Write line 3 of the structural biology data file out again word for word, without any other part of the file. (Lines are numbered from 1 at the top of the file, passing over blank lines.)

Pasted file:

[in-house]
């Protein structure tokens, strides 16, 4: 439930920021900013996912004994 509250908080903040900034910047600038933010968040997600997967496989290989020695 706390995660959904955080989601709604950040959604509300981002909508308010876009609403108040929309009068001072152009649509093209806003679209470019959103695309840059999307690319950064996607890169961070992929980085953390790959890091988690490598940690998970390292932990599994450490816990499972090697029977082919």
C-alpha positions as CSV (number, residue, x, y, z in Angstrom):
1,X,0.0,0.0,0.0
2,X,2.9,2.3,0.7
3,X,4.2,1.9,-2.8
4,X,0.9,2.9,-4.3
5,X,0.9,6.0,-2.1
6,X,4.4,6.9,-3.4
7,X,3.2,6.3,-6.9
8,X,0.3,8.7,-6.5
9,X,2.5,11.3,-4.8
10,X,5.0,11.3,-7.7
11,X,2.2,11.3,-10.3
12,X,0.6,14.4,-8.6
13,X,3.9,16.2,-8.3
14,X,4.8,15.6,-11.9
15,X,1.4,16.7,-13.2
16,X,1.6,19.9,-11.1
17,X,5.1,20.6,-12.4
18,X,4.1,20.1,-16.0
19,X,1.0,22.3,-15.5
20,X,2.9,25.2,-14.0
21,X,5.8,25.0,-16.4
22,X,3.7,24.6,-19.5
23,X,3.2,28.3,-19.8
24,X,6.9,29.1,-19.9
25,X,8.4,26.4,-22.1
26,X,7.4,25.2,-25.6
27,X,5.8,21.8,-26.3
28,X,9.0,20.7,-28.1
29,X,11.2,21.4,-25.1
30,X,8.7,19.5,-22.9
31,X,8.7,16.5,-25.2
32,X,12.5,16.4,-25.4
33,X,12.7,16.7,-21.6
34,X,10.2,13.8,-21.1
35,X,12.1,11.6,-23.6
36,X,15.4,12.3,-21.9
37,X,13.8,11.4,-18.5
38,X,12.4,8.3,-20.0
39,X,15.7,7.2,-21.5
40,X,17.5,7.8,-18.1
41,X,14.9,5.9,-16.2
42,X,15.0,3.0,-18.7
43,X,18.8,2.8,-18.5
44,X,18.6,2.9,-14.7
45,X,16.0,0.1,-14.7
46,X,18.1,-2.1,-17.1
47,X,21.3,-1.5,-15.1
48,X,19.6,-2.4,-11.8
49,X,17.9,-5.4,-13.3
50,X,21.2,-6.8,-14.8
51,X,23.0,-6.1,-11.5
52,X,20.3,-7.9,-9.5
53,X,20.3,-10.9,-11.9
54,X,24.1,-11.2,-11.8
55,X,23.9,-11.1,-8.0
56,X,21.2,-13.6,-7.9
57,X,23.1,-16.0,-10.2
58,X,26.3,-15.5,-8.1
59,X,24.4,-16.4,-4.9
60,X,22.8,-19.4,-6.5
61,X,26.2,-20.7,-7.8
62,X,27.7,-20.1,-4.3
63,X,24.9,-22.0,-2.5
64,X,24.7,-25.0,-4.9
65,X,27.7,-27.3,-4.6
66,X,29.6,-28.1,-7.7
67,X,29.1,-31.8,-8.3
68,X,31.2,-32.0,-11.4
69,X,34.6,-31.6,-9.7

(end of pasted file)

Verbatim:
C-alpha positions as CSV (number, residue, x, y, z in Angstrom):